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The geographical centre of Earth is the geometric centre of all land surfaces on Earth. In a more strict definition, it is the superficial barycenter of the mass distribution produced by treating each continent or island as a region of a thin shell of uniform density and approximating the geoid with a sphere. The centre is inside Earth but can be projected to the closest point on the surface.
History of the concept
In 1864, Charles Piazzi Smyth, Astronomer Royal for Scotland, gave in his book Our Inheritance in the Great Pyramid the coordinates with , the location of the Great Pyramid of Giza in Egypt. He stated that this had been calculated by "carefully summing up all the dry land habitable by man all the wide world over".
In October of that year, Smyth proposed to position the prime meridian at the longitude of the Great Pyramid because there it would "pass over more land than [at] any other [location]". He also argued the cultural significance of the location and its vicinity to Jerusalem. The expert committee deciding the issue, however, voted for Greenwich because "so many ships used the port of London". Referring to Smyth's book, Frederick Augustus Porter Barnard wrote in his 1884 book, The Imaginary Metrological System of the Great pyramid of Gizeh [sic], that the perfect location of the Great Pyramid along the longitudinal line could only have been purposefully done by its builders.
In the September 1919 issue of Trestle Board Magazine, Mason William Galliher stated that knowledge of the Great Pyramid being the geographical center was "determined by many years of scientific investigation" and that the Great Pyramid was likely to be the "last of the present land surface of the earth" to survive a cataclysmic event, due to its positioning.
In 1973, Andrew J. Woods, a physicist with Gulf Energy and Environmental Systems in San Diego, California, used a digital global map and calculated the coordinates on a mainframe system as , in modern-day Turkey, near the district of Kırşehir, Kırşehir Province, approx. 1,800 km north of Giza. In 2003, a refined result was yielded by Holger Isenberg: , also in Turkey, near the district of İskilip, Çorum Province, approx. 200 km northeast of Ankara. In 2016, Google Maps marked Isenberg's result of Coordinates: as the geographical center of Earth.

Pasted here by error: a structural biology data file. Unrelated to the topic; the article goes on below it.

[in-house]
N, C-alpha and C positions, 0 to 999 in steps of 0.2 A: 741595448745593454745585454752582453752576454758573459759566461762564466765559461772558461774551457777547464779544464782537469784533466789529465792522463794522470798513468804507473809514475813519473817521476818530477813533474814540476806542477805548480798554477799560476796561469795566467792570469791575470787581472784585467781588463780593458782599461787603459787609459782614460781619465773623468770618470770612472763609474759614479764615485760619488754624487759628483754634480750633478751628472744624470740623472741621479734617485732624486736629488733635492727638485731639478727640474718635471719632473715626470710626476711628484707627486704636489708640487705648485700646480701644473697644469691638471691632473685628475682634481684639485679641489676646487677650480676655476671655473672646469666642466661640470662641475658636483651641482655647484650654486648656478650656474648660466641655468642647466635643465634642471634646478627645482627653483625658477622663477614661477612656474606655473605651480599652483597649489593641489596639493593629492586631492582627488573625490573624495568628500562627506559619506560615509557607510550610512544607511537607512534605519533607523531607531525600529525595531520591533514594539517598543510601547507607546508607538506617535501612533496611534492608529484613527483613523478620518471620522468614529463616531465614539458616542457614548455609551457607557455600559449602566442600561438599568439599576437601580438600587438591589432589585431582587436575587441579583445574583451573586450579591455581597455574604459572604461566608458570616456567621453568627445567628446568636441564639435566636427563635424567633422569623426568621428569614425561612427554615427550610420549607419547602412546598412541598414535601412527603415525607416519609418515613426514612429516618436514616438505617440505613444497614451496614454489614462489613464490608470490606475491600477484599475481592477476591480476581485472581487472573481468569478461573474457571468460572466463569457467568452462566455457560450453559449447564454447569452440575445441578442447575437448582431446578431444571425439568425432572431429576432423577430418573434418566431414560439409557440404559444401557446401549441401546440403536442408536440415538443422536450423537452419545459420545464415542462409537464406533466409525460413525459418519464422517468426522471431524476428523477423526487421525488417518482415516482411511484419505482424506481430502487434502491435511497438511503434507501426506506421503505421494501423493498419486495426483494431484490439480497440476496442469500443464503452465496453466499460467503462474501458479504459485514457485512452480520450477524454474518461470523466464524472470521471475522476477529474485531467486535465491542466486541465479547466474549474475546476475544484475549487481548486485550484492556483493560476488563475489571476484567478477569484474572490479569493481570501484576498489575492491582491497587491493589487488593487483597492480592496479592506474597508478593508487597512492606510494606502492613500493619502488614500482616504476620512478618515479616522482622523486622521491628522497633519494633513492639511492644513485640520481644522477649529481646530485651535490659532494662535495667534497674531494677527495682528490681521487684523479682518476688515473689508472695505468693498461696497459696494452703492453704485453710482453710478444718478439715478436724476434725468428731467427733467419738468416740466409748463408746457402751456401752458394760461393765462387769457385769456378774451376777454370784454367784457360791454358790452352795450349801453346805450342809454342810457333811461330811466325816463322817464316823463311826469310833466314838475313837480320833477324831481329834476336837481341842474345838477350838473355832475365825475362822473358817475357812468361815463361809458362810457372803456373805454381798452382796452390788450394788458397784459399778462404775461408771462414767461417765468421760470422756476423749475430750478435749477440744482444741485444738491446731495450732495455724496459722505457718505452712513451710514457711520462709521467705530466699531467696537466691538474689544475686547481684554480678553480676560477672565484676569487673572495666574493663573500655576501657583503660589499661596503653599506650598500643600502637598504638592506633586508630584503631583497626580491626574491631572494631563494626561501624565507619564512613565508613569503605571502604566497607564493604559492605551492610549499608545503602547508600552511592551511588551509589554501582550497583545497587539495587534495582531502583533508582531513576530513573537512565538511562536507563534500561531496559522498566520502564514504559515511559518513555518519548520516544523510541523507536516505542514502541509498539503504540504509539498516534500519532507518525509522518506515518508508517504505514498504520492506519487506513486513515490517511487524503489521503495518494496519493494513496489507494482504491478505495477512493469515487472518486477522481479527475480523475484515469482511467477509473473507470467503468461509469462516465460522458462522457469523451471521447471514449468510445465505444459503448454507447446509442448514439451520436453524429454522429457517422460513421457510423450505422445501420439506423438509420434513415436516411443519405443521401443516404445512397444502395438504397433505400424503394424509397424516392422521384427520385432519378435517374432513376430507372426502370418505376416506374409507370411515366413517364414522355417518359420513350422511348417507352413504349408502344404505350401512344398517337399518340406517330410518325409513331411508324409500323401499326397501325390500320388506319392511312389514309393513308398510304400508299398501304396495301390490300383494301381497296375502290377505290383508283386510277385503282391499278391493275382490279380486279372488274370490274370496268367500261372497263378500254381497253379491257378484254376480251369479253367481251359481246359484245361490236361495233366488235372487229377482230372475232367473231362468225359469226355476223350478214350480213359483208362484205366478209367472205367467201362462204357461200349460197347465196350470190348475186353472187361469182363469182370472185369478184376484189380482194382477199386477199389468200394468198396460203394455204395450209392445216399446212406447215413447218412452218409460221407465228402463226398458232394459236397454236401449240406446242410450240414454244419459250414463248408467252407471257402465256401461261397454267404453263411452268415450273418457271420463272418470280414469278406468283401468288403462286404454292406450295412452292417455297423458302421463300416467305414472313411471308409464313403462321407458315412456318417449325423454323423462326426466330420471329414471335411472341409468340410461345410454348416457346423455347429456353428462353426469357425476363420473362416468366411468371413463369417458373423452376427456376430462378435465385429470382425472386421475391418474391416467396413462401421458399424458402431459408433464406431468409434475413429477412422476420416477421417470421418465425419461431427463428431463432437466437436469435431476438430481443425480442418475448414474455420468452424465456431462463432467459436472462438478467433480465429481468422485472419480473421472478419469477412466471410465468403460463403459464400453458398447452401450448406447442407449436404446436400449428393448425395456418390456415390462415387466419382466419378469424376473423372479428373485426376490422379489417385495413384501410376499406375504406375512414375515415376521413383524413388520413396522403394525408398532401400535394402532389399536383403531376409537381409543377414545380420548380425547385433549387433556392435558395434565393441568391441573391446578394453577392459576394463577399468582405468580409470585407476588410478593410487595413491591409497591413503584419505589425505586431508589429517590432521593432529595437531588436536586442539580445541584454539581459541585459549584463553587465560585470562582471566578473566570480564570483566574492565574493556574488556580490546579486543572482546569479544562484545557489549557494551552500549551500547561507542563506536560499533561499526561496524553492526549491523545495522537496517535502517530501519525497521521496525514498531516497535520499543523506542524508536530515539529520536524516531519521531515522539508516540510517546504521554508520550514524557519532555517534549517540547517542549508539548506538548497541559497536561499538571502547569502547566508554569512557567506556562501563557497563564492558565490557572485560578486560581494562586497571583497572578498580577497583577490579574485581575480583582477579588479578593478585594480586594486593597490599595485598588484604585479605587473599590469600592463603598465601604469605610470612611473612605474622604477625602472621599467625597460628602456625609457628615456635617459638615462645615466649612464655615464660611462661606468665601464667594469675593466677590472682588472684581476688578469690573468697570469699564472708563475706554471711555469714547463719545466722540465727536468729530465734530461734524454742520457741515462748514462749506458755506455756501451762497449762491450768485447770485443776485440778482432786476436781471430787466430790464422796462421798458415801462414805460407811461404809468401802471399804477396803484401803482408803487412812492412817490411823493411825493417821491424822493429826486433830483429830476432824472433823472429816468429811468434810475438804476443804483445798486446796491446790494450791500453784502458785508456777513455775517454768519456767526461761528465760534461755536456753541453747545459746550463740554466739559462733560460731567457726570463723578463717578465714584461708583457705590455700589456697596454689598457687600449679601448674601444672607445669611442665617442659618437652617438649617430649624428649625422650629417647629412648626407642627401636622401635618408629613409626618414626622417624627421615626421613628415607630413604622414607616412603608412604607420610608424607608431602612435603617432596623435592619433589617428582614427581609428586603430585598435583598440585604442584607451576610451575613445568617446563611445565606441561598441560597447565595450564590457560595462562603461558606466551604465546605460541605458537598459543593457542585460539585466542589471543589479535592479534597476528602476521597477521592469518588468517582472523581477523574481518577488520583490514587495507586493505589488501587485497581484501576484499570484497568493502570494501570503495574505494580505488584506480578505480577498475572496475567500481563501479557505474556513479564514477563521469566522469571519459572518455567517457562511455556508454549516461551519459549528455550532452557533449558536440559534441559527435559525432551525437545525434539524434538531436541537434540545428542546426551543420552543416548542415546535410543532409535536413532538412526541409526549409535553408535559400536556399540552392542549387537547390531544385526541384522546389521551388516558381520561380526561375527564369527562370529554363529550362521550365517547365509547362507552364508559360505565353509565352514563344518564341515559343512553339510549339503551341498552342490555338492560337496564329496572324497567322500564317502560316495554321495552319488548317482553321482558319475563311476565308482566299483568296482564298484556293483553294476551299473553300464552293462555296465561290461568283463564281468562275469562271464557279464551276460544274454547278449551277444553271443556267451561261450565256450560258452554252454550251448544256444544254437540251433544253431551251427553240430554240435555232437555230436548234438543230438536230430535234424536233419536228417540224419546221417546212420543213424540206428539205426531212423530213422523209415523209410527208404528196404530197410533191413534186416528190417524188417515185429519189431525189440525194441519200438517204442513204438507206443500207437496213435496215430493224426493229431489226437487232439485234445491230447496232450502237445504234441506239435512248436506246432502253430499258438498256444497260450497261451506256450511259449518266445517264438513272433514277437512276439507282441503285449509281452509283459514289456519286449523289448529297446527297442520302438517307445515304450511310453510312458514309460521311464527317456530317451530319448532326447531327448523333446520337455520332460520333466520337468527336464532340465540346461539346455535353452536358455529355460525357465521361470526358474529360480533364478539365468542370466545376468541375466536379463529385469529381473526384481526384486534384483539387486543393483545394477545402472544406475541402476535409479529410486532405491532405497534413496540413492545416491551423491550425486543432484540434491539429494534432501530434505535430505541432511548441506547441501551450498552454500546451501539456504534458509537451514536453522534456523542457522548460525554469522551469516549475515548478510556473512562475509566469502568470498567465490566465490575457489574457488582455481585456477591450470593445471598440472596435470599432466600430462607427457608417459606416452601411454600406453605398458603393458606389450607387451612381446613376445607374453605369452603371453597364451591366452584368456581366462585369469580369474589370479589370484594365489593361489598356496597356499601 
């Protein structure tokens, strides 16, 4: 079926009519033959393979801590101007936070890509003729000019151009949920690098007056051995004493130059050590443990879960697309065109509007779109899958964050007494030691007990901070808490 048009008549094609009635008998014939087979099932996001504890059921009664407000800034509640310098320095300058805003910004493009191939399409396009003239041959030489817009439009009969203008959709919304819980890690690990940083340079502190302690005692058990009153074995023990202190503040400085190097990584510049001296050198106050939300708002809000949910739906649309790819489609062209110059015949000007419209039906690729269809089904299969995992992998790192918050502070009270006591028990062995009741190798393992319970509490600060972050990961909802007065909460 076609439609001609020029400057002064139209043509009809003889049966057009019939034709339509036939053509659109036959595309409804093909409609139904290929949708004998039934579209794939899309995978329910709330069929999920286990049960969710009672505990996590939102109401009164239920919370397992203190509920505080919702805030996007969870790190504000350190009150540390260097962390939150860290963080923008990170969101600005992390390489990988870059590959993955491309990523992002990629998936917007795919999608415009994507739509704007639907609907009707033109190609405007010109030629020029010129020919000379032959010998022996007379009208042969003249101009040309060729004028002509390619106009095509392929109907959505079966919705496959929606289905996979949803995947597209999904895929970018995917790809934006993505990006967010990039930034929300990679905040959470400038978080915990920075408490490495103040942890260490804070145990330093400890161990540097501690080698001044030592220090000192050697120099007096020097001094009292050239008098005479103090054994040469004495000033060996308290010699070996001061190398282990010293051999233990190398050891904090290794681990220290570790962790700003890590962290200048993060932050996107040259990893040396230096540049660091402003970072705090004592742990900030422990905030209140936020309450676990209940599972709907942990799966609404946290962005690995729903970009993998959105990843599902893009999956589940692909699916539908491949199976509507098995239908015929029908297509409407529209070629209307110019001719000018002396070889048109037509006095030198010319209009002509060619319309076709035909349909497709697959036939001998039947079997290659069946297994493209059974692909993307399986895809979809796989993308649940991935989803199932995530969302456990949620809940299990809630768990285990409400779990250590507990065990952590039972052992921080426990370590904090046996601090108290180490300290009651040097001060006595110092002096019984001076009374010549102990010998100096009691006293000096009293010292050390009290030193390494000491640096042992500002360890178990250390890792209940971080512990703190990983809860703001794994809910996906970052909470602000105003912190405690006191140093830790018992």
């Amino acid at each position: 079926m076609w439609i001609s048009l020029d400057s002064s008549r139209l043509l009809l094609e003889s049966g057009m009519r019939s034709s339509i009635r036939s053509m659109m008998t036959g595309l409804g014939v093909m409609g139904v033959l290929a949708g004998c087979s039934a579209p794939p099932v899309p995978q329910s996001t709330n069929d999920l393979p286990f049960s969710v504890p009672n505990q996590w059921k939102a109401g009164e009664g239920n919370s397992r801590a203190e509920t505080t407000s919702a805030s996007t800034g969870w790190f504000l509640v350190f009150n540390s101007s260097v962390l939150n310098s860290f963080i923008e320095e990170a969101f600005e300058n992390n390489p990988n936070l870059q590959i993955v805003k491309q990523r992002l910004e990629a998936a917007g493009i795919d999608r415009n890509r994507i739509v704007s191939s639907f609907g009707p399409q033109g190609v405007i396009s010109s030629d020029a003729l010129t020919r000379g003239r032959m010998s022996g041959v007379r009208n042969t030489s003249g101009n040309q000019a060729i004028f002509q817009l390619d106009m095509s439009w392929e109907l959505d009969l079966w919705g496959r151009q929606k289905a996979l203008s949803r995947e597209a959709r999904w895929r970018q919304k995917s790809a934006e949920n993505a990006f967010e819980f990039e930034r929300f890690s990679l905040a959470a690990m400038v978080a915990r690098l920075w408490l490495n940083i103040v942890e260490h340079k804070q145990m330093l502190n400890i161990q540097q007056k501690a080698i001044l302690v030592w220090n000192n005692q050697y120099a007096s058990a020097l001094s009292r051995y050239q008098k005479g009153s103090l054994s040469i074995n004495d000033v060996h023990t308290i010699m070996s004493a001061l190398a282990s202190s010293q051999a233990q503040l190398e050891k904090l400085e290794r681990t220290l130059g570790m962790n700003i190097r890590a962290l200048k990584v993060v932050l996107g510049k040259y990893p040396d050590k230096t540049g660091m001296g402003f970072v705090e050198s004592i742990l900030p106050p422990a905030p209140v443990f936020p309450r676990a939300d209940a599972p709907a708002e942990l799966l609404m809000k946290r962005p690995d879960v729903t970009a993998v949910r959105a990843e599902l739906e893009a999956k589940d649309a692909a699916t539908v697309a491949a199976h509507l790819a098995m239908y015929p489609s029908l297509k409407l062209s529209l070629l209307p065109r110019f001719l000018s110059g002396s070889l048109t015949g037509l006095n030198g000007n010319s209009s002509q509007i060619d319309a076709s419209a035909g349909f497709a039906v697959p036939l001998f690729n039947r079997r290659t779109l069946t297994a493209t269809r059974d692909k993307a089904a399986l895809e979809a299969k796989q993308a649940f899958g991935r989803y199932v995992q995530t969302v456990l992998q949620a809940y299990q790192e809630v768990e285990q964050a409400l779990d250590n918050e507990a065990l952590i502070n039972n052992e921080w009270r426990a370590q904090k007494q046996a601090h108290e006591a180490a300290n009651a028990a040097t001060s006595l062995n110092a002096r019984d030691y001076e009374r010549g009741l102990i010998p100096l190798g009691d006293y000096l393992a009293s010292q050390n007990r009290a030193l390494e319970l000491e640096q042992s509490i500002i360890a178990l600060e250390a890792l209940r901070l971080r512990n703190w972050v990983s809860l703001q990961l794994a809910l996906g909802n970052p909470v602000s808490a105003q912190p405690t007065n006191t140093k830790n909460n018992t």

- Isenberg, Holger. "Giza, Center of Earth (page 3 of 10)". mars-news.de. Retrieved 27 August 2017.
- Smyth, Charles Piazzi (1864). Our inheritance in the Great Pyramid. London: W. Isbister & Co. pp. V, 55, 460.
- Wilson, Colin; Rand Flem-Ath (2002). The Atlantis Blueprint: Unlocking The Ancient Mysteries Of A Long-Lost Civilization. Random House Digital, Inc. pp. 63–64. Retrieved 4 May 2012.
- Barnard, Frederick Augustus Porter (1884). The imaginary metrological system of the Great pyramid of Gizeh. John Wiley & Sons. pp. 12–13. Retrieved 4 May 2012.
geographical center earth pyramid.
- William Galliher (September 1919). "The Riddle of Cheops Pyramid". Trestle Board Magazine. Kessinger Publishing. 33 (3): 9. Retrieved 4 May 2012.
- Woods, Andrew J. (1973). The Center of the Earth. I.C.R. Technical Monographs. 3. London: I.C.R.
- Isenberg, Holger. Giza: Center of Earth, page 5, 2003. http://mars-news.de/pyramids/gizacenter5.html
- Google marks Turkey’s Çorum as center of the Earth
- Huber, W (17 January 2014). "What is Centroid of all lands of Earth?" [Where is the center of continental land area]. Stack Exchange. GIS.